Even the humblest AIA tour has an archaeologist along at all times, as well as a tour manager who makes sure the buses are on time, the hotels are clean, and the food is ready and edible. "Our philosophy is that we want people to learn something and be happy and well fed and sleep well," says Nancy Wilkie, president of the AIA for 4 years and a faculty member at Minnesota's Carleton College. "We're a liberal arts college, and I teach 18- to 21-year old students. It's fun to teach adults."

A Fitness Bonus. Along with education, the tours provide a nice workout: You can't inspect ruins close-up if you don't get off the bus. "At Delphi I didn't realize it was such a steep hill," Burson-Tolpin says. "It was very good exercise." Of course she also came away with further insight into the Oracle, that ancient Greek prognosticator who would offer enigmatic answers to visitors' questions about future events. "I had no understanding that there was such a major complex there," she says. "But there were the people hearing the Oracle, giving her all the gifts including buildings presented by Greek city-states. The tour started giving you a better understanding of what ancient Greece was all about. It made history come alive."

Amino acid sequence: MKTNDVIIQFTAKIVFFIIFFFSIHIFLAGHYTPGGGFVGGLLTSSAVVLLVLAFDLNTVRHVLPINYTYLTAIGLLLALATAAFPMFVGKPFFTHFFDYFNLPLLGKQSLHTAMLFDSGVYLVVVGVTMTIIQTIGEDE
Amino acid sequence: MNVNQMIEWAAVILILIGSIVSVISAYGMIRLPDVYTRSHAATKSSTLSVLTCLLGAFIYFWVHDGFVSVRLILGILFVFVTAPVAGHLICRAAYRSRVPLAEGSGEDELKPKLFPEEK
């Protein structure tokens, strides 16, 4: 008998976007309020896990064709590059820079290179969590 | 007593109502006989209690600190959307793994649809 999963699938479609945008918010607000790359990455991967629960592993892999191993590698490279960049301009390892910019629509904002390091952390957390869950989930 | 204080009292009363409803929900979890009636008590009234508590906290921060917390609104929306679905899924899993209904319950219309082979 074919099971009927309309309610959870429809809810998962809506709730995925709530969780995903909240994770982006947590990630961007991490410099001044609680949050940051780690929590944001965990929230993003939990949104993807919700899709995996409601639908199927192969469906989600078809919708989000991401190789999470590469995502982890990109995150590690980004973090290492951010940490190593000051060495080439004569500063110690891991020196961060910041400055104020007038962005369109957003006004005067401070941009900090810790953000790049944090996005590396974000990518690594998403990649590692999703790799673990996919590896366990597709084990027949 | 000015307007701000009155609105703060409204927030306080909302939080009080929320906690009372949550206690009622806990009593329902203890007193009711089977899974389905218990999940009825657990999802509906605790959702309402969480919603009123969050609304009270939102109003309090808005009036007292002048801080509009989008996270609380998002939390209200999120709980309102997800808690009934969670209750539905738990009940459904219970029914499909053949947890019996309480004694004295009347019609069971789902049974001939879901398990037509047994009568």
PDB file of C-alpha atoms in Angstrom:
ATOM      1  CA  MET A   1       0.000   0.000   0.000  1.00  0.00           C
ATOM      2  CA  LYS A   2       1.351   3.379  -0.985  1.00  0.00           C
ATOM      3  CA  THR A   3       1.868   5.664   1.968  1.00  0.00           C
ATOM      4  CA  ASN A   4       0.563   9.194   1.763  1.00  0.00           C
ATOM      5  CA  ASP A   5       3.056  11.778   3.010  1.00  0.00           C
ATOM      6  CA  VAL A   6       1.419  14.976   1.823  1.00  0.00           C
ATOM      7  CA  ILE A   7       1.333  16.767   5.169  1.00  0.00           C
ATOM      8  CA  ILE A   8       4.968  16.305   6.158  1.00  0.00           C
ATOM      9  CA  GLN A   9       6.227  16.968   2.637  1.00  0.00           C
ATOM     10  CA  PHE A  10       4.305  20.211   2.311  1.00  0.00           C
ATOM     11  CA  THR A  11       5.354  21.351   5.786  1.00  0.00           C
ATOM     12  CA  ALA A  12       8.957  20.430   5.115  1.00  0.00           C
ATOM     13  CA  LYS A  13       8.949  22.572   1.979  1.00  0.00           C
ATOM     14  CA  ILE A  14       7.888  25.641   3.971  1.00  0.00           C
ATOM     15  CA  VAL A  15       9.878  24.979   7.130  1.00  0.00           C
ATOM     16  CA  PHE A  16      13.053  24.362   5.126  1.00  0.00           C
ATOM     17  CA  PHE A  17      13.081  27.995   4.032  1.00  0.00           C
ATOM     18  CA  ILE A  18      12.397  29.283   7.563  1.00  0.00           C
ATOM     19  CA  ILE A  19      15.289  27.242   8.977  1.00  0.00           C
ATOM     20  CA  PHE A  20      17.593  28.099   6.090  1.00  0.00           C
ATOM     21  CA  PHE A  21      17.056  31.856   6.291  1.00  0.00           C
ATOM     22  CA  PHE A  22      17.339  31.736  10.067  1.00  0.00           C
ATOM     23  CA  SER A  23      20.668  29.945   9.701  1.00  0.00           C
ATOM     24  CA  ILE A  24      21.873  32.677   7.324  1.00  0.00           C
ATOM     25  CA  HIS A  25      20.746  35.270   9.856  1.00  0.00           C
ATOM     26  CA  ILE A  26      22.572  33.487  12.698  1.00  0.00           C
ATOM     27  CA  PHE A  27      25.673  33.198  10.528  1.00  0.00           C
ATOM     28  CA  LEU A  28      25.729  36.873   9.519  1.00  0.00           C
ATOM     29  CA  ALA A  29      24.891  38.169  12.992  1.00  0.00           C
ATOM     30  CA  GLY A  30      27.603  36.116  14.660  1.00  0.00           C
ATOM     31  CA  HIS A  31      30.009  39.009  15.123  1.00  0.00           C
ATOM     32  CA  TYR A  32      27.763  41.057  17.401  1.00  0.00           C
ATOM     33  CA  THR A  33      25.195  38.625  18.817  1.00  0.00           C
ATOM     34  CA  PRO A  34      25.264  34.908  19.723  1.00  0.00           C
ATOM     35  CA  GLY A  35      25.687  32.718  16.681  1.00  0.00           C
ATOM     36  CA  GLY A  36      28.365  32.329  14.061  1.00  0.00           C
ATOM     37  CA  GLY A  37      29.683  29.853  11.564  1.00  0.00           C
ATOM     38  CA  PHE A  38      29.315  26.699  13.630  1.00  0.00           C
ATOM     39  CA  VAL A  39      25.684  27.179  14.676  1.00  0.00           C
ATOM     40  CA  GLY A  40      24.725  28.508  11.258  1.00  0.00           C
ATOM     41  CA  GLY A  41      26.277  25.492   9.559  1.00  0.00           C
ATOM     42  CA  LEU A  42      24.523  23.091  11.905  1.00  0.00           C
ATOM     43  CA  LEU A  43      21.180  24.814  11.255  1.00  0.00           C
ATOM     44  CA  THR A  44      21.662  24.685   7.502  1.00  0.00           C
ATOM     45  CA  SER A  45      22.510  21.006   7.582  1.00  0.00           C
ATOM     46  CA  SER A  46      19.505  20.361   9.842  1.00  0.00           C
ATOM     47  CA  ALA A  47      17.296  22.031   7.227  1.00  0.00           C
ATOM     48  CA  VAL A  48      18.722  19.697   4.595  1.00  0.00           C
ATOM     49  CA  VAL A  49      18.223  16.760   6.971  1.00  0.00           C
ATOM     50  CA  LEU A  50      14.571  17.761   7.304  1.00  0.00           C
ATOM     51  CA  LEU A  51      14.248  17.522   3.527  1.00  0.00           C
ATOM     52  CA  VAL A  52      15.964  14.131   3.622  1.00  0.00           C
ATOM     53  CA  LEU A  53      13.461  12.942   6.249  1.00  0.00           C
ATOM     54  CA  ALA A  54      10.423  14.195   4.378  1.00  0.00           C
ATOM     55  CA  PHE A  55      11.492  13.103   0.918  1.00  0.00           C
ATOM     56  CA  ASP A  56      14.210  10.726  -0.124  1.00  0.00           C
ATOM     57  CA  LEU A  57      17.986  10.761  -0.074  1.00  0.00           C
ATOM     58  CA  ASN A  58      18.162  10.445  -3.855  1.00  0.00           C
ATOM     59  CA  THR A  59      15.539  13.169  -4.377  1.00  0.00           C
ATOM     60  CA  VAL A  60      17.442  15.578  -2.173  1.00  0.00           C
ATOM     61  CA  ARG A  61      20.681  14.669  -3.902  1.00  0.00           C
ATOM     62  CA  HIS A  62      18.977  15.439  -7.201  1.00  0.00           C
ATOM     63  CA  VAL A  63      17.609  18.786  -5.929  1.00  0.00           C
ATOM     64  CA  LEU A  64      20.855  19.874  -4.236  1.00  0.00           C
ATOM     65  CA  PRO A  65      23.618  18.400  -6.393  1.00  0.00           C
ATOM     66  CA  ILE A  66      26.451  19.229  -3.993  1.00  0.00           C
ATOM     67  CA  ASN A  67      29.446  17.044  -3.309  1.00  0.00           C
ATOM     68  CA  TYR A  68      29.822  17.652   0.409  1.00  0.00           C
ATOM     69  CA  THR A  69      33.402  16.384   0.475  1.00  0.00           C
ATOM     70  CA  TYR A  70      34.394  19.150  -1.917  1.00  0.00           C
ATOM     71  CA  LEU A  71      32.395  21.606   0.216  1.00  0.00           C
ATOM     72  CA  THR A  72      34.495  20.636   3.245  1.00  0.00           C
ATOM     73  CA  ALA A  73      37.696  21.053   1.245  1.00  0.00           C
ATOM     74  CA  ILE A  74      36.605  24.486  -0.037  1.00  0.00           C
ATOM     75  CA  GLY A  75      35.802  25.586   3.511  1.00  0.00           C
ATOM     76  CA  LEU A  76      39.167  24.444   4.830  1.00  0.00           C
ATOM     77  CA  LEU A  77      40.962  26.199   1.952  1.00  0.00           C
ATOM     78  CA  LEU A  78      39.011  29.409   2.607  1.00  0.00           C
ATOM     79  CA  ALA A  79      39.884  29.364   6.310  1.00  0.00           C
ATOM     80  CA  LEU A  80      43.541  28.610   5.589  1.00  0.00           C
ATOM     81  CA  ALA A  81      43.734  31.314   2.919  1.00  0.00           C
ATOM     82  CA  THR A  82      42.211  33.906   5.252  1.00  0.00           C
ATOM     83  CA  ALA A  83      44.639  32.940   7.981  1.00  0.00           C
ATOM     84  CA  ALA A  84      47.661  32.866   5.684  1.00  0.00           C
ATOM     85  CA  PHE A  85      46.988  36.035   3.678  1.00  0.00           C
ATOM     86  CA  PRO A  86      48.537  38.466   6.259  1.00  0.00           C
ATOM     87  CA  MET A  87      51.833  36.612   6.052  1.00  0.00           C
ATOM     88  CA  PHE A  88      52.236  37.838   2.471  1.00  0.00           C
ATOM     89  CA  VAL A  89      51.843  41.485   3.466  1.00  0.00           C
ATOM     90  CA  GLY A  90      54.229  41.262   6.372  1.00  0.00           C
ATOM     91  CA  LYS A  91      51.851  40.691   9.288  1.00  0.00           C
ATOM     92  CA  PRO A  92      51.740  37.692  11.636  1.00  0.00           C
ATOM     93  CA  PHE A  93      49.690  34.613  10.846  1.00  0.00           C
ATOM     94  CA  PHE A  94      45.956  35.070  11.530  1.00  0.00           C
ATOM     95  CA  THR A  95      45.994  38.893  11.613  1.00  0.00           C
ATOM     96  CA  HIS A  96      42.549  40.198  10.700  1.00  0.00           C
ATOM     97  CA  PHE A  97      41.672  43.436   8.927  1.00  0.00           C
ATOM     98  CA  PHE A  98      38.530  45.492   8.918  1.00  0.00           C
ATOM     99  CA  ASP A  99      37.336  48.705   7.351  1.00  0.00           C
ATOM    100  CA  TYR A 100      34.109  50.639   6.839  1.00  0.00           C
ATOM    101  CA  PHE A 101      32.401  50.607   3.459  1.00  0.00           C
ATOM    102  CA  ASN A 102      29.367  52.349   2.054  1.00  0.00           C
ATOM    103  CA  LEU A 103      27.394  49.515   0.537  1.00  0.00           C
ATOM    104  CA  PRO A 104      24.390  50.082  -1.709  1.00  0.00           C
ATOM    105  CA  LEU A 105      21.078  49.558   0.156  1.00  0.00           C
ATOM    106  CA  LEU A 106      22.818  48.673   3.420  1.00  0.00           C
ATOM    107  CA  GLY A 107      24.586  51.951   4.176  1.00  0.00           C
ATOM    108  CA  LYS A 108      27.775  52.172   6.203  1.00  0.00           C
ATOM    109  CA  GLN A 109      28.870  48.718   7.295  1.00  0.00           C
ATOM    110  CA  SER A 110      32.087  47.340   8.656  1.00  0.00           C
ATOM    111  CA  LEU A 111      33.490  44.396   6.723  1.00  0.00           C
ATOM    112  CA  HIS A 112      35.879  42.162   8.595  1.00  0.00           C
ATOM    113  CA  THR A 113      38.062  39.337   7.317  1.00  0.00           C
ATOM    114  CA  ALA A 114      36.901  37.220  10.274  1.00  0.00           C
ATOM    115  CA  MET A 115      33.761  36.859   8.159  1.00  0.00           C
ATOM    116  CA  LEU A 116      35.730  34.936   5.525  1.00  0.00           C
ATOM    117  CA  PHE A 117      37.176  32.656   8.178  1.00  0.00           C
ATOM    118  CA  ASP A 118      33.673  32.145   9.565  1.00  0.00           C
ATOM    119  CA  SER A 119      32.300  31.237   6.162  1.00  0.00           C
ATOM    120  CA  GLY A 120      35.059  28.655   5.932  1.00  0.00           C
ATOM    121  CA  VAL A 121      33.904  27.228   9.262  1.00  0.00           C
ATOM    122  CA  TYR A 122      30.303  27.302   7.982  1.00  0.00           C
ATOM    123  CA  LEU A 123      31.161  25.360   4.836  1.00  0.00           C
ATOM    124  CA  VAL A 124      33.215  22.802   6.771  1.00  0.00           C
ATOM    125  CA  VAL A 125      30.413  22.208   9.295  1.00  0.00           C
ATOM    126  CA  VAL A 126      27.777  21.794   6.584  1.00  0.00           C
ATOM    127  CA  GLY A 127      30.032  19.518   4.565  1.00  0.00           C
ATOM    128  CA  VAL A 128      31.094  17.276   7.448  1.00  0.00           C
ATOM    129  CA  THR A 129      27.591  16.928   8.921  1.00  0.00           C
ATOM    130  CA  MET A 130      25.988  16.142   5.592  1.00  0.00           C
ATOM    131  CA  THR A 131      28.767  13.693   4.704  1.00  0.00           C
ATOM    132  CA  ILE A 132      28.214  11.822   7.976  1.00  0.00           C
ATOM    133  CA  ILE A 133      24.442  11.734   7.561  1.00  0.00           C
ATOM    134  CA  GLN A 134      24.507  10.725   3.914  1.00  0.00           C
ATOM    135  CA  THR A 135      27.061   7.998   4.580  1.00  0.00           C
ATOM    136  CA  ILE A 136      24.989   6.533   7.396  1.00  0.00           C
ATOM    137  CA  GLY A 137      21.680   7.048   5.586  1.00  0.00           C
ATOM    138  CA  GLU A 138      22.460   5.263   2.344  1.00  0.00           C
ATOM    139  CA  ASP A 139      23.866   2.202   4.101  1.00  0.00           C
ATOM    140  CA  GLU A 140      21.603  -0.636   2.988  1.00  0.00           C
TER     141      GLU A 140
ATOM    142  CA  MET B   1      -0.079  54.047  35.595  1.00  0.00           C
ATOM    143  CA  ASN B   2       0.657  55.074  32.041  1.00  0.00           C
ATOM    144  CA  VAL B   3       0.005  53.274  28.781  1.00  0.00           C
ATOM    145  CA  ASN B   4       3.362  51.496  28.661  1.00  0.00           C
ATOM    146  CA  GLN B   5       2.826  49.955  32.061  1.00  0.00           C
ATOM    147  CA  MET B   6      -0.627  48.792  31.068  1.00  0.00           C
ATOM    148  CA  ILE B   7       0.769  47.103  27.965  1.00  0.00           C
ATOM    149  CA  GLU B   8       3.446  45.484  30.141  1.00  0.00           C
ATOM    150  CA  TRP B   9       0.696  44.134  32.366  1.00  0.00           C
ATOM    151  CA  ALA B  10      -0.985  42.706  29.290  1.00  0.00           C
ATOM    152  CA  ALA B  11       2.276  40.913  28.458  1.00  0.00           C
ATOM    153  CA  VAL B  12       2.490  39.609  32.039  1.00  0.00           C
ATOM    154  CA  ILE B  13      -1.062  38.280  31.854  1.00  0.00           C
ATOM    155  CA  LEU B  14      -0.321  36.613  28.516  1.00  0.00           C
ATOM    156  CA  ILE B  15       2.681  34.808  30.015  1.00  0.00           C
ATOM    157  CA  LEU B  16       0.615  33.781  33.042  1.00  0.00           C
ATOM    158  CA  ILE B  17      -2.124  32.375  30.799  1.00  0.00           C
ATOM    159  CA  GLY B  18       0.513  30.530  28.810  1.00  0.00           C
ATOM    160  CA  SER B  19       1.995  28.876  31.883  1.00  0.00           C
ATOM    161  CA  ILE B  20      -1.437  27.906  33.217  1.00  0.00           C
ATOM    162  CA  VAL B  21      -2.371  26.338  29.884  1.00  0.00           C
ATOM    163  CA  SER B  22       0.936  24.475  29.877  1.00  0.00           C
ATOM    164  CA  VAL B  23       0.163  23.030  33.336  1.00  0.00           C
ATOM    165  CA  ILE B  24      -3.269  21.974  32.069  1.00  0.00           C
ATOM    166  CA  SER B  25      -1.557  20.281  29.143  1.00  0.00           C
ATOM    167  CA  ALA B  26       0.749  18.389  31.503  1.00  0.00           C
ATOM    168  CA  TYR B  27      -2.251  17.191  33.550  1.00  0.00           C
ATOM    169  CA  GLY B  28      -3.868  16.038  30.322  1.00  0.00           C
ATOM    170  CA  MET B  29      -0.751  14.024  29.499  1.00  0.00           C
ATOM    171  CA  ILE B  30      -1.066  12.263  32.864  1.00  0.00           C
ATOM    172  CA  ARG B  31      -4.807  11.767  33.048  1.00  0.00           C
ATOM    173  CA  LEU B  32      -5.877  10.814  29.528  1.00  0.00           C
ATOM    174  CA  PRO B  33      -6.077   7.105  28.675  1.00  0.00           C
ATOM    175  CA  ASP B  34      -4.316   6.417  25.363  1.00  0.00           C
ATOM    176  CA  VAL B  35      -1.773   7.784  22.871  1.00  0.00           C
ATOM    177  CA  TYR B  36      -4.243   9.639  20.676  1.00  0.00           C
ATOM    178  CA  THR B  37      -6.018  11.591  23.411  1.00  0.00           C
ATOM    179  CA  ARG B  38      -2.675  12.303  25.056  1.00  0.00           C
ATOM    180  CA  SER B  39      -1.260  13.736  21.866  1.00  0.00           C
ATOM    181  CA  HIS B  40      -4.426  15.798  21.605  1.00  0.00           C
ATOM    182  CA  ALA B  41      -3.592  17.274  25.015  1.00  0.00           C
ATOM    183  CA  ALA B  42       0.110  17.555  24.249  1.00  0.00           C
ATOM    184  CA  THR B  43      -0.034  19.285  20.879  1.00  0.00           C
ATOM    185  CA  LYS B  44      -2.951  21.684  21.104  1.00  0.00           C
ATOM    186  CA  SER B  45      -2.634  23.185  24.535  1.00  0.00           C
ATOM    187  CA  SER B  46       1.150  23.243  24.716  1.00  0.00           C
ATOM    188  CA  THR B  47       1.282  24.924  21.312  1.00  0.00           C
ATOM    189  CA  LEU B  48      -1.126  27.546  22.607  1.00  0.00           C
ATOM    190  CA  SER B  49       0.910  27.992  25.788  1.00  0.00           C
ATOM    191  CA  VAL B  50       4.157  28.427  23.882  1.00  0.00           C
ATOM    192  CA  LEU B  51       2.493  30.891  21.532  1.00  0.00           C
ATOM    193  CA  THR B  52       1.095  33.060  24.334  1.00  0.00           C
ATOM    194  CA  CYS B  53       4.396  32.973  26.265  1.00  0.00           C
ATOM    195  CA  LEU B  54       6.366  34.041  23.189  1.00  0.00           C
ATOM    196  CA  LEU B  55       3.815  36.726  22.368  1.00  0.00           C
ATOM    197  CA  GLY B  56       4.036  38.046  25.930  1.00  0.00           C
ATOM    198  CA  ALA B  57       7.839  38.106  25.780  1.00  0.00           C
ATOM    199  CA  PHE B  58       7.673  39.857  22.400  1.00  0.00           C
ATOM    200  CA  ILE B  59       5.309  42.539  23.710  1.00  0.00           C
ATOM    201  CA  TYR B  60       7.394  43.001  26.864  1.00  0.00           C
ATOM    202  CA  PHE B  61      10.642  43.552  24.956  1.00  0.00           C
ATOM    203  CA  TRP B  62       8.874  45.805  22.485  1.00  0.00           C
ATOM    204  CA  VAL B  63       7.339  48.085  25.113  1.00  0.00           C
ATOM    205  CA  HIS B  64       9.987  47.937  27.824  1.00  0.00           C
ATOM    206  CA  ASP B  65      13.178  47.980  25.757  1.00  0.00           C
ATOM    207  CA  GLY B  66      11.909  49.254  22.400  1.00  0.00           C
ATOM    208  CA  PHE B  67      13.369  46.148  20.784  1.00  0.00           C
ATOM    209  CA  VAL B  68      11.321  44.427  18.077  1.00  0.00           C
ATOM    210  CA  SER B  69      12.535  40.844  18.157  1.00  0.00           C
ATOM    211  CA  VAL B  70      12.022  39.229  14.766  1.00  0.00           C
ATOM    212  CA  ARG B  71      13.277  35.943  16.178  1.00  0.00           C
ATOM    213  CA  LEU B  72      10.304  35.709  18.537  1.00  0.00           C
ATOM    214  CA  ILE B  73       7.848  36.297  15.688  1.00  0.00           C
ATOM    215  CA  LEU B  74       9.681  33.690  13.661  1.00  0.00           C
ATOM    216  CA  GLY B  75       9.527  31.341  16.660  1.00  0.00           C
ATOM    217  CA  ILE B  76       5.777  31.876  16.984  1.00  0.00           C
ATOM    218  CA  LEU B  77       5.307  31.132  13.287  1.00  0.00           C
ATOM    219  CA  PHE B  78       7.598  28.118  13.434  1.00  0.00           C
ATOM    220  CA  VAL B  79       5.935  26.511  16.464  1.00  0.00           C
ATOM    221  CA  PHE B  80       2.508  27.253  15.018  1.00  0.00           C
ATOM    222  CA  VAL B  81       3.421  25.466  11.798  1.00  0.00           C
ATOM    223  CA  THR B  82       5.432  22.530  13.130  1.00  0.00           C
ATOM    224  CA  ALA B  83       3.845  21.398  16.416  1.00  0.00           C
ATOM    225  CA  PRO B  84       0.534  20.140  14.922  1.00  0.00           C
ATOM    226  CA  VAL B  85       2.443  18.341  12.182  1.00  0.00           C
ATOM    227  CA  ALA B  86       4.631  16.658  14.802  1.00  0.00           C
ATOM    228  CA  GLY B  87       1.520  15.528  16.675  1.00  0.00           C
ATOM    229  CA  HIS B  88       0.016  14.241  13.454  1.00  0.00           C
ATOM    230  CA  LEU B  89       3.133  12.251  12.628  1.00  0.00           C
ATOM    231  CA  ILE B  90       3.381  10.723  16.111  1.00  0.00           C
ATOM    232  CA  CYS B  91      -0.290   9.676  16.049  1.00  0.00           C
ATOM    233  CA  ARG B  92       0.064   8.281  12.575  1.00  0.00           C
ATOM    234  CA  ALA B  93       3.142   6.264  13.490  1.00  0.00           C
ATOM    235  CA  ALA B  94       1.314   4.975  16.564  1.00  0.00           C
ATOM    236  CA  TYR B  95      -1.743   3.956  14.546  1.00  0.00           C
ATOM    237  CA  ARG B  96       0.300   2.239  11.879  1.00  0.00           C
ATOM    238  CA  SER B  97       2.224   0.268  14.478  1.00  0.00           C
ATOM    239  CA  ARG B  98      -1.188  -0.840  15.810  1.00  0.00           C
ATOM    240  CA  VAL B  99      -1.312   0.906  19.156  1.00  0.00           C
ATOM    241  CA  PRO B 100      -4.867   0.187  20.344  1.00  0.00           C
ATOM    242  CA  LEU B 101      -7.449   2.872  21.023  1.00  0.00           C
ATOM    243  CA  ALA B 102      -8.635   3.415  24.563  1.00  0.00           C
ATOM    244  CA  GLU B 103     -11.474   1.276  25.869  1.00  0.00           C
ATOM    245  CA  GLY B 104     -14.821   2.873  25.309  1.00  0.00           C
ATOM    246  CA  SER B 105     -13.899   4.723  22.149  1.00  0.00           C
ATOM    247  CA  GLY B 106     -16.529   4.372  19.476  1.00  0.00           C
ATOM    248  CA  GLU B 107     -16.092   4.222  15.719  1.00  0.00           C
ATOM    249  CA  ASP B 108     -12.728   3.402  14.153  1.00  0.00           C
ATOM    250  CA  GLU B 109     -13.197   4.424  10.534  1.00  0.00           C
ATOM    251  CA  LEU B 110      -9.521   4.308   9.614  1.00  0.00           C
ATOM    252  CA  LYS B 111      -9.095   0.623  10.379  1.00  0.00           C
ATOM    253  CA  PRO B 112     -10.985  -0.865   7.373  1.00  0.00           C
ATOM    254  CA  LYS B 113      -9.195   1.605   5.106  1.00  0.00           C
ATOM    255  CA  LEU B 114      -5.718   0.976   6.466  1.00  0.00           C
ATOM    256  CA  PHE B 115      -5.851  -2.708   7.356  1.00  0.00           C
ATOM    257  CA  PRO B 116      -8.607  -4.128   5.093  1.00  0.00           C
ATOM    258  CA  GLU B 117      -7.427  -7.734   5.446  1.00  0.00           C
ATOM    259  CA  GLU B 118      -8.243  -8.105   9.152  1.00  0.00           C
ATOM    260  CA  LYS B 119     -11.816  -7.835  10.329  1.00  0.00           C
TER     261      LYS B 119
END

Archaeo-tourism can have downsides. "You can learn a lot from the guides that you might miss if you're going on your own, but you also experience what it's like to be a sheep," says Burson-Tolpin. "There's a lot of 'hurry up' while you're at a site, then ride the bus for a few hours, then 'hurry up' while you're at the next place," she says.

Too, there's plenty of political tension worldwide. When one group was arranging a tour to Algeria—one of the world's most dangerous countries, according to the State Department—it had to take on a police escort, at the U.S. government's request. Conditions are less erratic in the U.S., where there are plenty of world-class sites: cliff dwellings in the southwest, battlefields such as Gettysburg in the east, and Little Bighorn in the north.